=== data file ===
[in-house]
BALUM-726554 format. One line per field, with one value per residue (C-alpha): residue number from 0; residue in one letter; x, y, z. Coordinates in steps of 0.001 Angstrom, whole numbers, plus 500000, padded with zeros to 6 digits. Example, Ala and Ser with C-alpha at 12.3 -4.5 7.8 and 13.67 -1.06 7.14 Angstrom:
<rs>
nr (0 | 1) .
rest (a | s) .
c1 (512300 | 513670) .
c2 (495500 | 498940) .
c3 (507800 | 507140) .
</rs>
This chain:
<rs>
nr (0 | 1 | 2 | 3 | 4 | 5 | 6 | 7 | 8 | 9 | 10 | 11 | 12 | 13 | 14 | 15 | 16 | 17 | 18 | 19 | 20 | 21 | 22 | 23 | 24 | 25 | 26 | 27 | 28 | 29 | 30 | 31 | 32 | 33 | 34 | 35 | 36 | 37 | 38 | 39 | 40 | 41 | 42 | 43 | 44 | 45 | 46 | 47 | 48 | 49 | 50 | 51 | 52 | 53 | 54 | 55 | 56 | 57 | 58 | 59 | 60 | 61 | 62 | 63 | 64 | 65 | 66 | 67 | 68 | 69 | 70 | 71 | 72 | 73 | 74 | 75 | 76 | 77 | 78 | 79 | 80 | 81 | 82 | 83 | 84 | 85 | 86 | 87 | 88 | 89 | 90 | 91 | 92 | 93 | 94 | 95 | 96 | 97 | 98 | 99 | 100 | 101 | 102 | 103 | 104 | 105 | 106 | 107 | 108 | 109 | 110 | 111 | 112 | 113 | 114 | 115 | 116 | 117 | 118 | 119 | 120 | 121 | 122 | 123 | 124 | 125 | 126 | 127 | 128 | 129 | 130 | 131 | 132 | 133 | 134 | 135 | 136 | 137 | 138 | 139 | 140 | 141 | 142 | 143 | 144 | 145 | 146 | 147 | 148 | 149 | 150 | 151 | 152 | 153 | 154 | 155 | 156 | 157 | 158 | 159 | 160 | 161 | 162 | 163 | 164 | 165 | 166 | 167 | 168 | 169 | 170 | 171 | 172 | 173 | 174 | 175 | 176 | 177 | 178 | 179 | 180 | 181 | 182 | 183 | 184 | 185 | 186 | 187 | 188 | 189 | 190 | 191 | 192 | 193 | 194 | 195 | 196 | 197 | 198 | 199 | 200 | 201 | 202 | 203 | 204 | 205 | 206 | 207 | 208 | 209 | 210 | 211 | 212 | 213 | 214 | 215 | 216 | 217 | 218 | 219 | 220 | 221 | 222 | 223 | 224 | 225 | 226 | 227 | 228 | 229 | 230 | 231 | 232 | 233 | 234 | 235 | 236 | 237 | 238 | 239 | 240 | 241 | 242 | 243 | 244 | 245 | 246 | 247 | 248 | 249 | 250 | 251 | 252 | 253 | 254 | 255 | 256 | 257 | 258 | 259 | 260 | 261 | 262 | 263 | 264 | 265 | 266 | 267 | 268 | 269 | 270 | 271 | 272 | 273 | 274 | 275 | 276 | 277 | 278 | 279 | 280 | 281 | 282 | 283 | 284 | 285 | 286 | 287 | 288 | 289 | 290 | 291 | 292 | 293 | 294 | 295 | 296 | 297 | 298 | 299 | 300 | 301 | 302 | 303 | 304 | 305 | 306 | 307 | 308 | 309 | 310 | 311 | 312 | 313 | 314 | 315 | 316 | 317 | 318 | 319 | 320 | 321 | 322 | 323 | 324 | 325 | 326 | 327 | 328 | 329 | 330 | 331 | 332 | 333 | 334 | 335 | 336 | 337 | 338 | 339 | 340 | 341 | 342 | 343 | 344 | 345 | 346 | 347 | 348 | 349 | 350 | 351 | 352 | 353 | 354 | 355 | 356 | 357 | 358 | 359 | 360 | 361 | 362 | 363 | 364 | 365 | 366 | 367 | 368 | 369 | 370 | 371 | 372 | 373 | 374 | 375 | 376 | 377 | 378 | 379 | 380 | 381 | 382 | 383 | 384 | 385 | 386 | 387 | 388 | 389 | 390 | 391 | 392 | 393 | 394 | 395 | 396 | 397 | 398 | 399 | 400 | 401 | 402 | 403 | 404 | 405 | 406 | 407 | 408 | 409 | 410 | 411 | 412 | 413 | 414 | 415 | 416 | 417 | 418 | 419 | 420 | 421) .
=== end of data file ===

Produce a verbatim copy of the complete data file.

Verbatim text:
[in-house]
BALUM-726554 format. One line per field, with one value per residue (C-alpha): residue number from 0; residue in one letter; x, y, z. Coordinates in steps of 0.001 Angstrom, whole numbers, plus 500000, padded with zeros to 6 digits. Example, Ala and Ser with C-alpha at 12.3 -4.5 7.8 and 13.67 -1.06 7.14 Angstrom:
<rs>
nr (0 | 1) .
rest (a | s) .
c1 (512300 | 513670) .
c2 (495500 | 498940) .
c3 (507800 | 507140) .
</rs>
This chain:
<rs>
nr (0 | 1 | 2 | 3 | 4 | 5 | 6 | 7 | 8 | 9 | 10 | 11 | 12 | 13 | 14 | 15 | 16 | 17 | 18 | 19 | 20 | 21 | 22 | 23 | 24 | 25 | 26 | 27 | 28 | 29 | 30 | 31 | 32 | 33 | 34 | 35 | 36 | 37 | 38 | 39 | 40 | 41 | 42 | 43 | 44 | 45 | 46 | 47 | 48 | 49 | 50 | 51 | 52 | 53 | 54 | 55 | 56 | 57 | 58 | 59 | 60 | 61 | 62 | 63 | 64 | 65 | 66 | 67 | 68 | 69 | 70 | 71 | 72 | 73 | 74 | 75 | 76 | 77 | 78 | 79 | 80 | 81 | 82 | 83 | 84 | 85 | 86 | 87 | 88 | 89 | 90 | 91 | 92 | 93 | 94 | 95 | 96 | 97 | 98 | 99 | 100 | 101 | 102 | 103 | 104 | 105 | 106 | 107 | 108 | 109 | 110 | 111 | 112 | 113 | 114 | 115 | 116 | 117 | 118 | 119 | 120 | 121 | 122 | 123 | 124 | 125 | 126 | 127 | 128 | 129 | 130 | 131 | 132 | 133 | 134 | 135 | 136 | 137 | 138 | 139 | 140 | 141 | 142 | 143 | 144 | 145 | 146 | 147 | 148 | 149 | 150 | 151 | 152 | 153 | 154 | 155 | 156 | 157 | 158 | 159 | 160 | 161 | 162 | 163 | 164 | 165 | 166 | 167 | 168 | 169 | 170 | 171 | 172 | 173 | 174 | 175 | 176 | 177 | 178 | 179 | 180 | 181 | 182 | 183 | 184 | 185 | 186 | 187 | 188 | 189 | 190 | 191 | 192 | 193 | 194 | 195 | 196 | 197 | 198 | 199 | 200 | 201 | 202 | 203 | 204 | 205 | 206 | 207 | 208 | 209 | 210 | 211 | 212 | 213 | 214 | 215 | 216 | 217 | 218 | 219 | 220 | 221 | 222 | 223 | 224 | 225 | 226 | 227 | 228 | 229 | 230 | 231 | 232 | 233 | 234 | 235 | 236 | 237 | 238 | 239 | 240 | 241 | 242 | 243 | 244 | 245 | 246 | 247 | 248 | 249 | 250 | 251 | 252 | 253 | 254 | 255 | 256 | 257 | 258 | 259 | 260 | 261 | 262 | 263 | 264 | 265 | 266 | 267 | 268 | 269 | 270 | 271 | 272 | 273 | 274 | 275 | 276 | 277 | 278 | 279 | 280 | 281 | 282 | 283 | 284 | 285 | 286 | 287 | 288 | 289 | 290 | 291 | 292 | 293 | 294 | 295 | 296 | 297 | 298 | 299 | 300 | 301 | 302 | 303 | 304 | 305 | 306 | 307 | 308 | 309 | 310 | 311 | 312 | 313 | 314 | 315 | 316 | 317 | 318 | 319 | 320 | 321 | 322 | 323 | 324 | 325 | 326 | 327 | 328 | 329 | 330 | 331 | 332 | 333 | 334 | 335 | 336 | 337 | 338 | 339 | 340 | 341 | 342 | 343 | 344 | 345 | 346 | 347 | 348 | 349 | 350 | 351 | 352 | 353 | 354 | 355 | 356 | 357 | 358 | 359 | 360 | 361 | 362 | 363 | 364 | 365 | 366 | 367 | 368 | 369 | 370 | 371 | 372 | 373 | 374 | 375 | 376 | 377 | 378 | 379 | 380 | 381 | 382 | 383 | 384 | 385 | 386 | 387 | 388 | 389 | 390 | 391 | 392 | 393 | 394 | 395 | 396 | 397 | 398 | 399 | 400 | 401 | 402 | 403 | 404 | 405 | 406 | 407 | 408 | 409 | 410 | 411 | 412 | 413 | 414 | 415 | 416 | 417 | 418 | 419 | 420 | 421) .